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Mekong Basin Disease Surveillance Network

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Strengthening capabilities in infectious disease surveillance

NTI’s efforts have helped to build and strengthen relationships among networks of public health professionals in Southeast Asia, to support response to natural or manmade biological threats.

  • MBDS and Red Cross representatives helped cyclone refugees in the flooded regions of Myanmar.  MBDS and Red Cross representatives helped cyclone refugees in the flooded regions of Myanmar.
  • Members of the Mekong Basin Disease Surveillance Network from, The Kingdom of Cambodia, Yunnan and Gianxi Provinces of China, Lao PDR (Laos),The Union of Myanmar, The Kingdom of Thailand and The Socialist Republic of Vietnam show solidarity after a tabletop exercise. Members of the Mekong Basin Disease Surveillance Network from, The Kingdom of Cambodia, Yunnan and Gianxi Provinces of China, Lao PDR (Laos),The Union of Myanmar, The Kingdom of Thailand and The Socialist Republic of Vietnam show solidarity after a tabletop exercise.

The Mekong Basin Disease Surveillance Network was established in 1999 through initial support from the Rockefeller Foundation.  In 2005, NTI joined the effort to gather public health experts and academicians from Cambodia, Thailand, China, Vietnam, Myanmar, and Laos to enhance cooperation in detecting and controlling infectious disease.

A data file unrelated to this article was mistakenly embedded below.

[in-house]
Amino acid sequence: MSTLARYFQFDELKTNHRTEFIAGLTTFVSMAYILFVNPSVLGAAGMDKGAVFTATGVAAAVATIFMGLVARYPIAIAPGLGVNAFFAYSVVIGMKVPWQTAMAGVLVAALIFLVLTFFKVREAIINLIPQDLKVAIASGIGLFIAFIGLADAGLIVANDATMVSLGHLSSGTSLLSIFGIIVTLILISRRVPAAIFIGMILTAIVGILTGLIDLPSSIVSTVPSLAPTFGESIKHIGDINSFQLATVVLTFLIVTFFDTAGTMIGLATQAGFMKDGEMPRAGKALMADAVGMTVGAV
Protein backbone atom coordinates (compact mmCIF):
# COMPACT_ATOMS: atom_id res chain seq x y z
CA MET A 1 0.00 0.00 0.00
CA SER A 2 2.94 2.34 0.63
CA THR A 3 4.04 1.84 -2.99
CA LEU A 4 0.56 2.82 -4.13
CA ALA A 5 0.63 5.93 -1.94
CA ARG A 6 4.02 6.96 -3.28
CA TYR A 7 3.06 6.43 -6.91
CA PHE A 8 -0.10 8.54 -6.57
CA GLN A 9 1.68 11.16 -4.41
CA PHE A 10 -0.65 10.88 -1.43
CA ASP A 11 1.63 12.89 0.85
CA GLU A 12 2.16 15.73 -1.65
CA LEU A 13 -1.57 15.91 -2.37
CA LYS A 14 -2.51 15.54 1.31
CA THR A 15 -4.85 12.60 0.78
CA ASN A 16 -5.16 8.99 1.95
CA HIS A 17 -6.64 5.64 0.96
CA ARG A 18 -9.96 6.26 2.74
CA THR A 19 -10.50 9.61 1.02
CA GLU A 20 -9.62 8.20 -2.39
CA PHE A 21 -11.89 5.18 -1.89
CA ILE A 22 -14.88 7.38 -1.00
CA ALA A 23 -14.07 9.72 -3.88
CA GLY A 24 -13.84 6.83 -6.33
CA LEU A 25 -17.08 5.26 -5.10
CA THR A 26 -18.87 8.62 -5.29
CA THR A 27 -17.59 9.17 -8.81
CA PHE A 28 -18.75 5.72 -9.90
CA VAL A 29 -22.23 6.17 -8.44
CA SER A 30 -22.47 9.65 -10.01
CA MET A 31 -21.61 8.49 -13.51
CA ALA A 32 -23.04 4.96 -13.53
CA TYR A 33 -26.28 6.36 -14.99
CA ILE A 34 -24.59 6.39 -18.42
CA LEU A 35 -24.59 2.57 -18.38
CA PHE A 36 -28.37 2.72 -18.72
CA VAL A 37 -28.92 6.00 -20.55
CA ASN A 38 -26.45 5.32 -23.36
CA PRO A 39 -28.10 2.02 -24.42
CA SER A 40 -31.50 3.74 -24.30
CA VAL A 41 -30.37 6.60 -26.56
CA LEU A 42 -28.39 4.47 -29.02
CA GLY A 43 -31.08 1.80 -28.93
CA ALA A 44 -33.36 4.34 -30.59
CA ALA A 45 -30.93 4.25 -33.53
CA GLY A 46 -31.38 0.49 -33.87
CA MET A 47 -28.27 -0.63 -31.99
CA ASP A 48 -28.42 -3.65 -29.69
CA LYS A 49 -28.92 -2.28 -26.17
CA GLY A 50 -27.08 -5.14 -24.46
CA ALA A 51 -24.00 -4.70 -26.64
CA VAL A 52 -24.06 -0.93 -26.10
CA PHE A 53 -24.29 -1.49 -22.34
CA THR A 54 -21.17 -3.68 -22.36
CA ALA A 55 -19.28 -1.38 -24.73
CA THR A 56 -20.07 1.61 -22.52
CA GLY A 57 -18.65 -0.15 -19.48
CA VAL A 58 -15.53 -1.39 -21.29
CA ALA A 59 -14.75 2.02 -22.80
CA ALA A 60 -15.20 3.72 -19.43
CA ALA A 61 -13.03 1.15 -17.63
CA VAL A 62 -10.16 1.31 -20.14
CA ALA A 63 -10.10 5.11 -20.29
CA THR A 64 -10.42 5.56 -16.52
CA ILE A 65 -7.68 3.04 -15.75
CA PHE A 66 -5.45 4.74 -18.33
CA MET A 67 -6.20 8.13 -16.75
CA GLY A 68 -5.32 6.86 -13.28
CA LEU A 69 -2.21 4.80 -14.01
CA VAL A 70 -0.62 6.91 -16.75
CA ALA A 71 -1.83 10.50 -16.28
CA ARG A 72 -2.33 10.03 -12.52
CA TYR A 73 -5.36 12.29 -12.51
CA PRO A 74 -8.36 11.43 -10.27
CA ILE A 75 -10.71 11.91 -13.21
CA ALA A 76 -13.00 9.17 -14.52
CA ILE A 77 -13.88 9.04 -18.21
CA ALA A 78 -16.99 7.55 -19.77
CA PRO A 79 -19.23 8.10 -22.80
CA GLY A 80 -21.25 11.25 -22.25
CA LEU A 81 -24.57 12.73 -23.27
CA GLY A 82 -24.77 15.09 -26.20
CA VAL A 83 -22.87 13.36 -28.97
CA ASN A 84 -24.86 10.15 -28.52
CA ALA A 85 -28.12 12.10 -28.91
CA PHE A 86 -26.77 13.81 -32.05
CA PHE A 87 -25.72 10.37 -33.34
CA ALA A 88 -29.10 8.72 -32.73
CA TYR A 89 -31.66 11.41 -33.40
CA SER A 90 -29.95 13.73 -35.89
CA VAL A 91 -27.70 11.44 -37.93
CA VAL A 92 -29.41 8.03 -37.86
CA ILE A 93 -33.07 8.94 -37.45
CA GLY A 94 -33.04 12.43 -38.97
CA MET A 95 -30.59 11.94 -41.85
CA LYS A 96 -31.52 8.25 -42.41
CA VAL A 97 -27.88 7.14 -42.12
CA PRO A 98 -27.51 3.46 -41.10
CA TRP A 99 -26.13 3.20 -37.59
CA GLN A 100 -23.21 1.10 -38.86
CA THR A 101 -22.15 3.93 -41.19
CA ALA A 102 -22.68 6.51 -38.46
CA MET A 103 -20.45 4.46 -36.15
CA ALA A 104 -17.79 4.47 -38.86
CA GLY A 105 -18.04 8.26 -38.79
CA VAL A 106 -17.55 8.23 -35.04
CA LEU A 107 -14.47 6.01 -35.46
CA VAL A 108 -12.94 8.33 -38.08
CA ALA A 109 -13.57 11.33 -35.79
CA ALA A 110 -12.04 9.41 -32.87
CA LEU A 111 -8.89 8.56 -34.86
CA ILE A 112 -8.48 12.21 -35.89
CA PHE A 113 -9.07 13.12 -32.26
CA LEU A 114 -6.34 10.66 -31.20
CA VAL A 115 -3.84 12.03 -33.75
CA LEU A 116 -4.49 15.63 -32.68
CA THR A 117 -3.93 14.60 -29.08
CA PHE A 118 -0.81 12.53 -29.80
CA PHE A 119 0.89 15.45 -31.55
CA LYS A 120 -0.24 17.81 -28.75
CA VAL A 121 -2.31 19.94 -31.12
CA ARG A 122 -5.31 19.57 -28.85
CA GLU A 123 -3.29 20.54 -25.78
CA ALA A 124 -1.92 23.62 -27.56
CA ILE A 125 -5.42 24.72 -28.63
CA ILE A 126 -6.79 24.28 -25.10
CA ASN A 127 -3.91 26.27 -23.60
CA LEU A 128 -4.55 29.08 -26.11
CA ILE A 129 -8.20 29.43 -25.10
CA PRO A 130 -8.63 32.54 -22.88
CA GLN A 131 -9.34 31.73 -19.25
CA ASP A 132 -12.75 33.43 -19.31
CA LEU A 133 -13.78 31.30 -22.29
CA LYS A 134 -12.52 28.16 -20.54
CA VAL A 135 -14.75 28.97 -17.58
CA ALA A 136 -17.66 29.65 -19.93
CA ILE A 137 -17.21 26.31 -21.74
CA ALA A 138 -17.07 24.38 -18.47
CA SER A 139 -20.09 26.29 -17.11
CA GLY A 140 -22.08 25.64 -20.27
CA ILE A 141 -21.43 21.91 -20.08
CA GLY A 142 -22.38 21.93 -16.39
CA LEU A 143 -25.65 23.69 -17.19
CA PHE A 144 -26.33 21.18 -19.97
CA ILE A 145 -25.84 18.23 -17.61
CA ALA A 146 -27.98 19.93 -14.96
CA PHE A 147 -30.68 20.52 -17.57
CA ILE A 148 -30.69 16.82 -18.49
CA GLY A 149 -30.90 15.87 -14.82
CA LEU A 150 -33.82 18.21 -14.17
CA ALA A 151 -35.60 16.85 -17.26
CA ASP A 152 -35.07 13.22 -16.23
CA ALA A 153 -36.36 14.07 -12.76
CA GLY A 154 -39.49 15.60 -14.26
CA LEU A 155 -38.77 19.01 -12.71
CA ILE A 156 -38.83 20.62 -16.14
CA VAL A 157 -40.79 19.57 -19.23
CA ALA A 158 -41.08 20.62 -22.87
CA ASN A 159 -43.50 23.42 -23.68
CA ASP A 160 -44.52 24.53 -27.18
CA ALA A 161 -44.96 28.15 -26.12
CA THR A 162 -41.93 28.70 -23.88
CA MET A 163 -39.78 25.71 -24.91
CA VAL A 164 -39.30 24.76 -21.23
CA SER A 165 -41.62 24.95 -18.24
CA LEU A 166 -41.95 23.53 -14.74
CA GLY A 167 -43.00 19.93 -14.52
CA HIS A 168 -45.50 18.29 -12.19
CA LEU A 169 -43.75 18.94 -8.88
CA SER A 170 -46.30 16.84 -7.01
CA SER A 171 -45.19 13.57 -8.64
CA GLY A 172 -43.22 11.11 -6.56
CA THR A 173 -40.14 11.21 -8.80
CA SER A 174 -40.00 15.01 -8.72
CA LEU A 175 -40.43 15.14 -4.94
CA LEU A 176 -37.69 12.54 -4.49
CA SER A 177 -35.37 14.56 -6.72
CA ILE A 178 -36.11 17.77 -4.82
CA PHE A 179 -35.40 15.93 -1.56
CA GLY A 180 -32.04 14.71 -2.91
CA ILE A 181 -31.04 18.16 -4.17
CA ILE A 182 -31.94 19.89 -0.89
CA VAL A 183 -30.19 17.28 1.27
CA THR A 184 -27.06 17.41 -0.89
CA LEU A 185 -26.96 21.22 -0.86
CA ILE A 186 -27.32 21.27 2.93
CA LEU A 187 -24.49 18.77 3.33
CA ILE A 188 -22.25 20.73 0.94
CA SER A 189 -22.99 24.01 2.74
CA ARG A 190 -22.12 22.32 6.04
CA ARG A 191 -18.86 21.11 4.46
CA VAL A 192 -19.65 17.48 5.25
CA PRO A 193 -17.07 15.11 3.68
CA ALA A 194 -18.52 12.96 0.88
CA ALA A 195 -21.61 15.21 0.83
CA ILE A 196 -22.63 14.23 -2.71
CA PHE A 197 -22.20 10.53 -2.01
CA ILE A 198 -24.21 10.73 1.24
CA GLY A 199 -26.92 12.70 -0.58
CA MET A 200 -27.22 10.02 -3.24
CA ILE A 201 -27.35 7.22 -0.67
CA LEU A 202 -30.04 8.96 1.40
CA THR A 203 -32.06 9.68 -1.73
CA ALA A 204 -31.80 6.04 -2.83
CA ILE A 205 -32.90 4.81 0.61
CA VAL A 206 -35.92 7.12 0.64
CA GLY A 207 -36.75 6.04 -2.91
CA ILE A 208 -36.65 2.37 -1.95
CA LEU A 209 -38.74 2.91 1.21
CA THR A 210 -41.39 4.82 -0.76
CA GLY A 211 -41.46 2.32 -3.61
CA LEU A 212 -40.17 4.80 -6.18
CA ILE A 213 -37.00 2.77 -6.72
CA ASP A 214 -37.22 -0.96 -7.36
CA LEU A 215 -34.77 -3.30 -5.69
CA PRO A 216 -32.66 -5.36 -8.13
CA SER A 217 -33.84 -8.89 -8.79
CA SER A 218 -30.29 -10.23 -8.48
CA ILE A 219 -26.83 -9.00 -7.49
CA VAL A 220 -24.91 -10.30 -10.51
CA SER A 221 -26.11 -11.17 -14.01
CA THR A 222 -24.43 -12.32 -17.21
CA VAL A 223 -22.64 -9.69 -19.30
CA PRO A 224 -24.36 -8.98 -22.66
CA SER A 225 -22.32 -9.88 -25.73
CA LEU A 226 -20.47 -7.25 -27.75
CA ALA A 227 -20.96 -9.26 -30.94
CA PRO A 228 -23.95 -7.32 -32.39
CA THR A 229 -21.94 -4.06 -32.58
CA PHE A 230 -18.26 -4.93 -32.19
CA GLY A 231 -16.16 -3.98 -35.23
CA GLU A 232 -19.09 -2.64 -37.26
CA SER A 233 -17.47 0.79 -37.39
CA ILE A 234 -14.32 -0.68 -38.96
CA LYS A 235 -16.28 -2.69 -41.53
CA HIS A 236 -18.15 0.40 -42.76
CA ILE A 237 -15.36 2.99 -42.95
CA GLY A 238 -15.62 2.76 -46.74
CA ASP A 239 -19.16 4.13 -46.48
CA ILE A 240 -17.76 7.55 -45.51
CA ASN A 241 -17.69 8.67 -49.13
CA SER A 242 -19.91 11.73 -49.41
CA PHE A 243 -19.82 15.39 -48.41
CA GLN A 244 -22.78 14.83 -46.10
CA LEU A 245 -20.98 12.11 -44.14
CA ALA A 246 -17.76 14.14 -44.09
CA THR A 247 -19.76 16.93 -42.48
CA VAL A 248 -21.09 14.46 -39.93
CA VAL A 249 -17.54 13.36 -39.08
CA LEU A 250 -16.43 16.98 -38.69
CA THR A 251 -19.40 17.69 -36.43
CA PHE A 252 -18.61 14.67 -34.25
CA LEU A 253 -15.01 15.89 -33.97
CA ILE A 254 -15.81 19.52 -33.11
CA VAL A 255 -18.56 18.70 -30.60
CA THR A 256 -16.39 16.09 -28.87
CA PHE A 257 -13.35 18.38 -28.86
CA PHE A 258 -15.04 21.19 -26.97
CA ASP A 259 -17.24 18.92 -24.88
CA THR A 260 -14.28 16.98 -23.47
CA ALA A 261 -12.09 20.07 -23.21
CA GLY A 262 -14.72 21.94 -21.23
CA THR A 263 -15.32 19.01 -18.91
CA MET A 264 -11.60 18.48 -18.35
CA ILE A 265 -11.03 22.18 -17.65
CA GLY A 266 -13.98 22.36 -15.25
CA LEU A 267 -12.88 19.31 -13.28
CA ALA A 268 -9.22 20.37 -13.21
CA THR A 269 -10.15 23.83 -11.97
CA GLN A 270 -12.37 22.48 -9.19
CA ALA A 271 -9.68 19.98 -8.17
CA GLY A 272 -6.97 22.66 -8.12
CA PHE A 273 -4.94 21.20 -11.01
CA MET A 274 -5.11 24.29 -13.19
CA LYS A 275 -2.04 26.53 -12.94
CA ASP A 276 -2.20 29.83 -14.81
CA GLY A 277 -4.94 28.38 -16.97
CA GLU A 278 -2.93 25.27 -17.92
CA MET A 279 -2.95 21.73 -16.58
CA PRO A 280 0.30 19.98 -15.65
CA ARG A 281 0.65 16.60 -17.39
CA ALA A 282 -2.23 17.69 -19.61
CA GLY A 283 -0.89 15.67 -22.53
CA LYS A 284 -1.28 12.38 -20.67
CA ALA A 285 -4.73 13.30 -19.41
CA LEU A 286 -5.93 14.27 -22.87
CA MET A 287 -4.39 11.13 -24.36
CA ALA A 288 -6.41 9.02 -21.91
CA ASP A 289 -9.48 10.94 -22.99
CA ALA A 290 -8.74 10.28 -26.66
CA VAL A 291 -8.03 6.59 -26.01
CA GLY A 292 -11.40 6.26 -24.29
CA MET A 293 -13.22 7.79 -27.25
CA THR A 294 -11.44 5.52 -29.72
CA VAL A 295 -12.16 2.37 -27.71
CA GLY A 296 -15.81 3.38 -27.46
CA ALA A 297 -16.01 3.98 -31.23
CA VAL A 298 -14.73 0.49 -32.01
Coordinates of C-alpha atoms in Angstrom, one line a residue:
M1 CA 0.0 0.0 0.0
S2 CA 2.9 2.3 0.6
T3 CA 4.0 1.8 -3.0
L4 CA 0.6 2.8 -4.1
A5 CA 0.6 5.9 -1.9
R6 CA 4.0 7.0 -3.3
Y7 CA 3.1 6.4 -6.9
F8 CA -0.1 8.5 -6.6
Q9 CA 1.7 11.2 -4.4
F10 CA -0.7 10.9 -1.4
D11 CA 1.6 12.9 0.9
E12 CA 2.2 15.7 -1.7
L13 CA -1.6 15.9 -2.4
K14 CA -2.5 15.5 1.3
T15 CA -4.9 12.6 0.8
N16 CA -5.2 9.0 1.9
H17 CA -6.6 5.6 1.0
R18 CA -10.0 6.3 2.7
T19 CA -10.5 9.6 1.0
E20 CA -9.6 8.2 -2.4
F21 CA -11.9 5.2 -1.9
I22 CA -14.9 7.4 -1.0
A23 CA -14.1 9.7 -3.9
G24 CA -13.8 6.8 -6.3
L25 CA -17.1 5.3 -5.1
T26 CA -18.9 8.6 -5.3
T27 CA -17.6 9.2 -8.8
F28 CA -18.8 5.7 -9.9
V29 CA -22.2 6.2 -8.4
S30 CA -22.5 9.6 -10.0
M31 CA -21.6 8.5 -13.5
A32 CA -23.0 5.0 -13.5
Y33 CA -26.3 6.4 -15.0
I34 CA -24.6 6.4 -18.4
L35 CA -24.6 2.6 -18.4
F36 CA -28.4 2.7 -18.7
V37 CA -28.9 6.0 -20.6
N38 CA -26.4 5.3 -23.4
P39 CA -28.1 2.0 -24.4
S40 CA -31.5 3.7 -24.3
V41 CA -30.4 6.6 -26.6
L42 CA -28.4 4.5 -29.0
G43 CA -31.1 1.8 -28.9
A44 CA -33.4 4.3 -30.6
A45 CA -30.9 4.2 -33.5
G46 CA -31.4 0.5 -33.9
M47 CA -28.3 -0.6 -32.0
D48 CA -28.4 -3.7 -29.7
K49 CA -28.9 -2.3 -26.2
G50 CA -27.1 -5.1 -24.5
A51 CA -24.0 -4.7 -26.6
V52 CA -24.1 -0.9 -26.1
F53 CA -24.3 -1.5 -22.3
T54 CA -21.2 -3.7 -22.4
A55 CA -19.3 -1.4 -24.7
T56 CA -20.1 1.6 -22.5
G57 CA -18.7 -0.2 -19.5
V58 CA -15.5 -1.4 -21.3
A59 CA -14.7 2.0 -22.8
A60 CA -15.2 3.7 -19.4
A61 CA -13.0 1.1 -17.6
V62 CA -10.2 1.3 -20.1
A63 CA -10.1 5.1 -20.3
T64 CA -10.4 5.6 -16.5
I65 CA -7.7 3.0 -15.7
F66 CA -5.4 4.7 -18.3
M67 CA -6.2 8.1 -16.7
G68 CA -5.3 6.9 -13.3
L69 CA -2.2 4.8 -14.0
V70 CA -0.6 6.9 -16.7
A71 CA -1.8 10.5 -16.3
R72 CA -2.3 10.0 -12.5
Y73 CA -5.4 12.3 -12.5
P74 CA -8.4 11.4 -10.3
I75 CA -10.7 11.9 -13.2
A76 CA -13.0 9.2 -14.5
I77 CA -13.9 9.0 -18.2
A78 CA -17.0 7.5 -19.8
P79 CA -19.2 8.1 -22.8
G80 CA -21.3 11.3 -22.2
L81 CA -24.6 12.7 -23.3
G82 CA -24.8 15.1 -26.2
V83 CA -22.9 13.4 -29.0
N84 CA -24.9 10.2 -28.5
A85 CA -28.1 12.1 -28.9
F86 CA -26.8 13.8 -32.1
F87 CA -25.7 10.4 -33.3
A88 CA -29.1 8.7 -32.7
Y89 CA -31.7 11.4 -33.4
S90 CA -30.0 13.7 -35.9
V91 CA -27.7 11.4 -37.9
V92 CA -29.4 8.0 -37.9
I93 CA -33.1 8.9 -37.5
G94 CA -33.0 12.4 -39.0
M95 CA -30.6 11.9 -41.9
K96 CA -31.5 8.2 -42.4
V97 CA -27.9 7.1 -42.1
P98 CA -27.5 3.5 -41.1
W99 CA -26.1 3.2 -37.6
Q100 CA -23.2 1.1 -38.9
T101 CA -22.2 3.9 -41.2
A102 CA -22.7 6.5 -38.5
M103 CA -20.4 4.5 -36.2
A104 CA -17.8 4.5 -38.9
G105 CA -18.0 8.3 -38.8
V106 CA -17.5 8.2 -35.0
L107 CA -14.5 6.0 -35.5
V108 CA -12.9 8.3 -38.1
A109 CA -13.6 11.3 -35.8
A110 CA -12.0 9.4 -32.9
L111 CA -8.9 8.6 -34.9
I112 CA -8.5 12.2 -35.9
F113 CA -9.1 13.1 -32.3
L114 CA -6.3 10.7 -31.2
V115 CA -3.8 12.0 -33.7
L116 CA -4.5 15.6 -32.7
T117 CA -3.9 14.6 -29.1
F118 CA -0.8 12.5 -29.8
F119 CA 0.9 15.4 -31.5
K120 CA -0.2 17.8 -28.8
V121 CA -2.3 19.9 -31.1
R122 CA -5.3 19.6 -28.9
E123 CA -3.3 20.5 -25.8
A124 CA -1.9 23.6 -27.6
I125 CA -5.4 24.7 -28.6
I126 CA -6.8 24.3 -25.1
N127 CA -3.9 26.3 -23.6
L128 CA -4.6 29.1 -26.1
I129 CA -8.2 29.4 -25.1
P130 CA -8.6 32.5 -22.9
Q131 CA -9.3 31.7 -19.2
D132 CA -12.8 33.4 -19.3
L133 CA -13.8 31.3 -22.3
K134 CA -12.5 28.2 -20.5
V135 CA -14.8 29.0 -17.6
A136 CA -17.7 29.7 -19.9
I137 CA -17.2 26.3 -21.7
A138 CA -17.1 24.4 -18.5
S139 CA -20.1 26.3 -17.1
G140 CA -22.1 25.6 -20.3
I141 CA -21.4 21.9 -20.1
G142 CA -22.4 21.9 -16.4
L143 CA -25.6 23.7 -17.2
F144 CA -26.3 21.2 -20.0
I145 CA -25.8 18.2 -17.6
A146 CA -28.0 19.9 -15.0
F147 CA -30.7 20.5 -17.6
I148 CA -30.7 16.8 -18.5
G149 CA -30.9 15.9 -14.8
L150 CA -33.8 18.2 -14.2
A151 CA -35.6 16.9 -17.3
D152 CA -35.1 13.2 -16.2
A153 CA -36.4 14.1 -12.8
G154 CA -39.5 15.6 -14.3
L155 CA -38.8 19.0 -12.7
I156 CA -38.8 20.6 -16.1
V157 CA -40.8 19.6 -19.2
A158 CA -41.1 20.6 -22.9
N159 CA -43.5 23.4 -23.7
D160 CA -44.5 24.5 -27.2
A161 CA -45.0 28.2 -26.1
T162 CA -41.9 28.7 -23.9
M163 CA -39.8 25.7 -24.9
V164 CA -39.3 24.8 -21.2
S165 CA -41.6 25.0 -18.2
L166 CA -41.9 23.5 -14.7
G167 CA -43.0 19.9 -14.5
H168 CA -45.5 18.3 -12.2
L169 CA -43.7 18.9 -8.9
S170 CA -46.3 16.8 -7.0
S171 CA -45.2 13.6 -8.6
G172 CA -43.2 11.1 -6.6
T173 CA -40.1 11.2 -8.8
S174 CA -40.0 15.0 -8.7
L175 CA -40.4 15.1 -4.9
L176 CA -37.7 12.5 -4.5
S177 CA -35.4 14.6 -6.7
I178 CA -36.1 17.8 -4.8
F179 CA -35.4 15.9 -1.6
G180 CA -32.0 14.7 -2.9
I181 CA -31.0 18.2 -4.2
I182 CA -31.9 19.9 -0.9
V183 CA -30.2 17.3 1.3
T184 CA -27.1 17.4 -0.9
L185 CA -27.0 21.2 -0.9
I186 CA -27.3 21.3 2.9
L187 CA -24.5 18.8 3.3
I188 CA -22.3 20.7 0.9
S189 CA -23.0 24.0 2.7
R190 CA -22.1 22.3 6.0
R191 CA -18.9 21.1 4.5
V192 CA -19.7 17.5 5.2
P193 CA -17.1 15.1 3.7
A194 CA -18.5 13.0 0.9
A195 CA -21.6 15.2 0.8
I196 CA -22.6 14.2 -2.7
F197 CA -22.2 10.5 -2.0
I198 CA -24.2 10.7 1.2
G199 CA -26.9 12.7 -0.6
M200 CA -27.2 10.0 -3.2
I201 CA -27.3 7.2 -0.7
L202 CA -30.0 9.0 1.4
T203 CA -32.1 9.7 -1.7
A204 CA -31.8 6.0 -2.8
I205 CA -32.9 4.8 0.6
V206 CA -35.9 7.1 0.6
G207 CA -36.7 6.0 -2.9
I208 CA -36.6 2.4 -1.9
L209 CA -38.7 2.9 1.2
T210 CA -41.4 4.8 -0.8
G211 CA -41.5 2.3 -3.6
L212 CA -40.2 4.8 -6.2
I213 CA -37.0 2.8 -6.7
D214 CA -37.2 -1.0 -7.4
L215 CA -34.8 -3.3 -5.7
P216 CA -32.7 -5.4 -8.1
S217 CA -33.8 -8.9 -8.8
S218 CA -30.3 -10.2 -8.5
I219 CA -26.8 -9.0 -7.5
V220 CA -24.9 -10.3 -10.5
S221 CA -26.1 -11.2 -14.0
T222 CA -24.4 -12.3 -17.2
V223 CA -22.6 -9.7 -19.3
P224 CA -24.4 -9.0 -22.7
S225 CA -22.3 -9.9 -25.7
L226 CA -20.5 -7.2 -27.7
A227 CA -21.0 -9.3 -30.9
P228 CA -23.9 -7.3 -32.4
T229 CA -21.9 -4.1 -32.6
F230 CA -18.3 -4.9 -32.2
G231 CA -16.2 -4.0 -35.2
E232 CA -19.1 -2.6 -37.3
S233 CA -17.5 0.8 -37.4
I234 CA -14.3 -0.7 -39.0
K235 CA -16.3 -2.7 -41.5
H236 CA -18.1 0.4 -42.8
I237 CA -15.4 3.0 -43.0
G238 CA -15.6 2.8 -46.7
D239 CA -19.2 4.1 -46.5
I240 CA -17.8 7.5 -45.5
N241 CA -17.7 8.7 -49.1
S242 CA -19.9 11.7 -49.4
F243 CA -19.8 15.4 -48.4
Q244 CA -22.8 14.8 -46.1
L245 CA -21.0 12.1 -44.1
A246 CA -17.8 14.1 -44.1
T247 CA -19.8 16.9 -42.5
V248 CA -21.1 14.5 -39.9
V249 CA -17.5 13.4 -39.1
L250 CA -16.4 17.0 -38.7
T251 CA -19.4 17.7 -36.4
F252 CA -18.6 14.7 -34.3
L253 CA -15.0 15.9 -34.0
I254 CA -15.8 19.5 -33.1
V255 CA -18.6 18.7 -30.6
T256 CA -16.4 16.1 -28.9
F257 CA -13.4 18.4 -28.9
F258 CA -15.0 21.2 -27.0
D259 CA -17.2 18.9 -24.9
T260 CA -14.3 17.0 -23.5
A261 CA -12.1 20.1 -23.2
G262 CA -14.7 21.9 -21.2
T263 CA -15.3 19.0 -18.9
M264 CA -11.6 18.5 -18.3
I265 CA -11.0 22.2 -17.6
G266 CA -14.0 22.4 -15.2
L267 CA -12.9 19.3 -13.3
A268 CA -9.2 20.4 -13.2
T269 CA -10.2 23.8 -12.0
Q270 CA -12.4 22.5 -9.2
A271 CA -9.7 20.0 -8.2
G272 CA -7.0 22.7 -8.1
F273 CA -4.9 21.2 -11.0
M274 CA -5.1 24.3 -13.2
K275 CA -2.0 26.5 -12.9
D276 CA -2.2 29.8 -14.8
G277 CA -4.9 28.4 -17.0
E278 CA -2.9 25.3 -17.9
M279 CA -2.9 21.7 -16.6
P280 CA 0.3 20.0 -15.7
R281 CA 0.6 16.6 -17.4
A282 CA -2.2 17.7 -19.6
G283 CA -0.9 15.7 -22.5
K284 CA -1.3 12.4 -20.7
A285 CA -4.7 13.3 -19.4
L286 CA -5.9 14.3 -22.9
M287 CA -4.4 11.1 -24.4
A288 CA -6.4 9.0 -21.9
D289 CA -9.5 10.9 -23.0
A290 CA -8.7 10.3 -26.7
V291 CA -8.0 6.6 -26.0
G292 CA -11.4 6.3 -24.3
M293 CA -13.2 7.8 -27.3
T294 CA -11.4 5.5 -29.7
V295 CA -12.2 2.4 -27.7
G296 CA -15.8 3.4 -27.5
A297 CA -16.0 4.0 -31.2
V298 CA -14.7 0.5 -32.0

NTI’s efforts have helped to build and strengthen relationships among networks of public health professionals in Southeast Asia.  Members of the network now regularly exchange information, participate in cross-border meetings, and receive training to enhance surveillance and detection capabilities.

 In 2007, NTI co-sponsored the first-ever simulation exercise to test responses to a pandemic influenza emergency.  This table-top exercise engaged scientific and public health professionals from the countries in the Mekong Basin most vulnerable to naturally occurring or intentionally spread pandemic flu.  The exercise helped to identify gaps in the systems for detecting, monitoring, tracking, and containing infectious disease threats and response.  

The network’s merits were put to the test the next year.  Following the 2008 cyclone disaster in Myanmar, network members built on existing relationships and collaborative efforts to send a medical team of 32 network representatives to assist refugees and address concerns about potential outbreaks of infectious respiratory diseases, which could have spread to neighboring regions.
 

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